Politics, Moderate

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Politics

Medicare and Medicaid -- A Tarnished Triumph

WASHINGTON -- It was exactly 50 years ago this week that President Lyndon Johnson flew to Independence, Missouri and, with former President Harry Truman at his side, signed into law the legislation creating Medicare and Medicaid. It was a seminal moment in American political history.

For three decades, liberals and conservatives had warred over...Read more

The Trouble with Clinton's Profit Sharing

WASHINGTON -- Hillary Clinton has just given us an object lesson -- presumably unintended -- demonstrating why our tax system is such a complex mess. The main reason is this: Politicians of both parties cannot resist the temptation to use the tax code to promote the latest political fad or to please favored constituencies. As a result, tax ...Read more

Is Puerto Rico Our Greece?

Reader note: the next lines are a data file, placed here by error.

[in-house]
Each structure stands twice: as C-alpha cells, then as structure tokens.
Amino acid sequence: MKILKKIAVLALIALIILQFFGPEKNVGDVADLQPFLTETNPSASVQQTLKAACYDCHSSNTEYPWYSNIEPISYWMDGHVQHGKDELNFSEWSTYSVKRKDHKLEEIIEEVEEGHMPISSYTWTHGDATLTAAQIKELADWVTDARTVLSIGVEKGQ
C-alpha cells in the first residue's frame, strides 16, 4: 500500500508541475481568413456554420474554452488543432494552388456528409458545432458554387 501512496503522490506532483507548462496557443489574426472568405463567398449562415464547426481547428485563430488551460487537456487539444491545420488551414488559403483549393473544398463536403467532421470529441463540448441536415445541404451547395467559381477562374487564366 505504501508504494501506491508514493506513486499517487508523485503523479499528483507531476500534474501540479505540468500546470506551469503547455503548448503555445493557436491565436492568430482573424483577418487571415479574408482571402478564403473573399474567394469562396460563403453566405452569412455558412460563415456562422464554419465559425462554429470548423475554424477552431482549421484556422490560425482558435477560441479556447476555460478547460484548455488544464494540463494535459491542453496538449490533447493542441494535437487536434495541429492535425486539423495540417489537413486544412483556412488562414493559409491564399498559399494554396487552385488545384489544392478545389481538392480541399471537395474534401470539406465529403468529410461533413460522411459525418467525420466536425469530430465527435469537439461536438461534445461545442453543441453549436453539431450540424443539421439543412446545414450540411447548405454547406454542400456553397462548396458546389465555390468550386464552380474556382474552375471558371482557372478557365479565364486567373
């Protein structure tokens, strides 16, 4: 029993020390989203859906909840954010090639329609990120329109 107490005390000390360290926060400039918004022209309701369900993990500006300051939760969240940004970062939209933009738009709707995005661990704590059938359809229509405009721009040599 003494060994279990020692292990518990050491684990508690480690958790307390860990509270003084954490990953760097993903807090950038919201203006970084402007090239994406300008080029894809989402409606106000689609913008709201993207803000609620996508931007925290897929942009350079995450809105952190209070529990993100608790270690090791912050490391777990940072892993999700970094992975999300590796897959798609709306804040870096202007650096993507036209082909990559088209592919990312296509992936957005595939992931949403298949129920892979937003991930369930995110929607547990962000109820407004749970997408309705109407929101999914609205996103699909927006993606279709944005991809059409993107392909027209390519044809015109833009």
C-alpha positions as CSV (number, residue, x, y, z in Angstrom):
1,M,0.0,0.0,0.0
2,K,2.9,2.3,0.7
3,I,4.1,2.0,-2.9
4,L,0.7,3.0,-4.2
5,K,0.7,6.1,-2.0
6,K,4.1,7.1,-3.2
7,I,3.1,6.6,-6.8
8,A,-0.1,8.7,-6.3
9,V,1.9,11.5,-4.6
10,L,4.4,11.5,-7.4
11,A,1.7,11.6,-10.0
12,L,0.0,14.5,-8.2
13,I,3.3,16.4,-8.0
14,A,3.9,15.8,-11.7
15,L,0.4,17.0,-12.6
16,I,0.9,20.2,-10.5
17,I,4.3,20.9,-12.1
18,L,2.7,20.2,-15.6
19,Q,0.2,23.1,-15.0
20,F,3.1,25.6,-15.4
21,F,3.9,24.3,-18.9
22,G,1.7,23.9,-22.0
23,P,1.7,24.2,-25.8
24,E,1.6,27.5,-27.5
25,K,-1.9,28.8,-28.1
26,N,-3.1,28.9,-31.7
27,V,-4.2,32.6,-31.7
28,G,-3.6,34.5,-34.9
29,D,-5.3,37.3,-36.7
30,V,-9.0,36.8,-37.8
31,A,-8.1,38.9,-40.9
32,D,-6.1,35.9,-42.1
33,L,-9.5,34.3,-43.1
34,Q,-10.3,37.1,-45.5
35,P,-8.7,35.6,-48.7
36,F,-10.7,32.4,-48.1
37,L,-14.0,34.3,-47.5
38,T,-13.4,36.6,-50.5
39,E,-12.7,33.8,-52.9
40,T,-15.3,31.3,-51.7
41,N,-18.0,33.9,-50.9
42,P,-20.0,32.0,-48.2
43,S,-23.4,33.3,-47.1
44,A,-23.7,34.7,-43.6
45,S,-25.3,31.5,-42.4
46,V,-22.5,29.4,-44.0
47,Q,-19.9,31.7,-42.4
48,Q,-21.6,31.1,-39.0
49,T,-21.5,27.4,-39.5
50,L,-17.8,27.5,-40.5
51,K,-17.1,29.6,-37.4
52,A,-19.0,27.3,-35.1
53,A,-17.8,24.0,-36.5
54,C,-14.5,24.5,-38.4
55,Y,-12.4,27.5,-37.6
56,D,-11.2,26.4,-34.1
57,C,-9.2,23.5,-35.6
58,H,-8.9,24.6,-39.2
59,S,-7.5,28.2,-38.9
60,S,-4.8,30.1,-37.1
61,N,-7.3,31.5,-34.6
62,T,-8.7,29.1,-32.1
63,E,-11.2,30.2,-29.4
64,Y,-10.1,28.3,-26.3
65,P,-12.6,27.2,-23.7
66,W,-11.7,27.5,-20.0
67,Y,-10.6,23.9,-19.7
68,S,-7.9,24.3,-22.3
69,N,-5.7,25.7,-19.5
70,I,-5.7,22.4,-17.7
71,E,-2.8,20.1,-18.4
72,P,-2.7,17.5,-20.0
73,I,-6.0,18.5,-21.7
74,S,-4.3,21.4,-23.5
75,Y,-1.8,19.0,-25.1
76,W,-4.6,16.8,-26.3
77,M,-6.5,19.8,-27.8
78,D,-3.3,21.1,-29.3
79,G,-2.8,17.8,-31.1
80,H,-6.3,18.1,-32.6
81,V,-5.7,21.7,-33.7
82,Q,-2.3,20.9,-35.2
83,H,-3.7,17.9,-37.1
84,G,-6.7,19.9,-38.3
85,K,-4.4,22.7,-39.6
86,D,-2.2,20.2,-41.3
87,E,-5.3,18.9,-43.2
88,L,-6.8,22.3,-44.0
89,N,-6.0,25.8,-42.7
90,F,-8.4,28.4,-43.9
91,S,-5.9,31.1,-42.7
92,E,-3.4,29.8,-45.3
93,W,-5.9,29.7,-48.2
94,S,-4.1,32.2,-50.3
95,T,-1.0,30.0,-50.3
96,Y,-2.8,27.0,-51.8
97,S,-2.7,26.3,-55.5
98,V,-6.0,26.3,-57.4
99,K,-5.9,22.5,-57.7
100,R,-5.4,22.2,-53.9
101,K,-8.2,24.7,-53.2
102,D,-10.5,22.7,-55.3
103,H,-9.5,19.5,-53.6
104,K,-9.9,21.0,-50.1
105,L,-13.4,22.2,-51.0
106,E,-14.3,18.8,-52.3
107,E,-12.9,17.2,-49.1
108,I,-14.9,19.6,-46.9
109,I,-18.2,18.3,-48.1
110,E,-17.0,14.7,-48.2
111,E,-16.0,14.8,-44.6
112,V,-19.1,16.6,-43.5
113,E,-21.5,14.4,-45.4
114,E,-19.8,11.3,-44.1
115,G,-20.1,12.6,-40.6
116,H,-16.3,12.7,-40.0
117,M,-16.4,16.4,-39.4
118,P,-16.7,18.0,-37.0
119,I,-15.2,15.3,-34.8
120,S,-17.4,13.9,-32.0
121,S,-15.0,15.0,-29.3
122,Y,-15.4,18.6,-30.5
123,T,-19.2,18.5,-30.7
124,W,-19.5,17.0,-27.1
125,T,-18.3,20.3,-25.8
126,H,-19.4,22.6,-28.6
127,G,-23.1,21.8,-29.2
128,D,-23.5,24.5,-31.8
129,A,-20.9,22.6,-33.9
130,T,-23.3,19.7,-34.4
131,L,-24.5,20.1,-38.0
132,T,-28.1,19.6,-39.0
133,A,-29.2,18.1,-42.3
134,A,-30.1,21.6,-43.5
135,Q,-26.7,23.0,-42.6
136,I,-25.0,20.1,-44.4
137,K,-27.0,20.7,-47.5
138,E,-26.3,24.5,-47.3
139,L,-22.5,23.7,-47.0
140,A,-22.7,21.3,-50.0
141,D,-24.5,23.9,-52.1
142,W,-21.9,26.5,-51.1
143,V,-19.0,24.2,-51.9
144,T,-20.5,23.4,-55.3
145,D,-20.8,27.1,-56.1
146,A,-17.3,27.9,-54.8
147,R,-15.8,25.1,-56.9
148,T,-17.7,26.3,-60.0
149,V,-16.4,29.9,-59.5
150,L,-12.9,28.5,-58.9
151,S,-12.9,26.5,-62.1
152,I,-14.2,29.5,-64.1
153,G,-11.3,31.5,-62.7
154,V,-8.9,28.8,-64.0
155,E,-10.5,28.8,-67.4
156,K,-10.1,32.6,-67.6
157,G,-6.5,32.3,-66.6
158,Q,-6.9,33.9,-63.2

WASHINGTON -- We're told that Puerto Rico is our Greece, and sometimes it seems so. The U.S. territory (its residents have been American citizens since 1917) has a heap of economic problems. Gov. Alejandro Garcia Padilla recently told The New York Times that its $72 billion debt is "not payable." To buttress the point, he commissioned a study of...Read more

Productivity Goes Bust

WASHINGTON -- What's surprising about the disappointing slowdown in productivity is that, by all outward signs, it ought to be booming. Productivity is economic jargon for efficiency, and robust productivity growth is the engine of higher living standards. We routinely associate faster productivity with major technology advances (the steam ...Read more

The True Danger of China's Crash

WASHINGTON -- China's spectacular stock crash poses three questions. First, what caused it? Next, will it harm the "real" economy of spending and hiring, inside China and beyond? And, finally, how will it affect China's Communist Party and its economic strategy?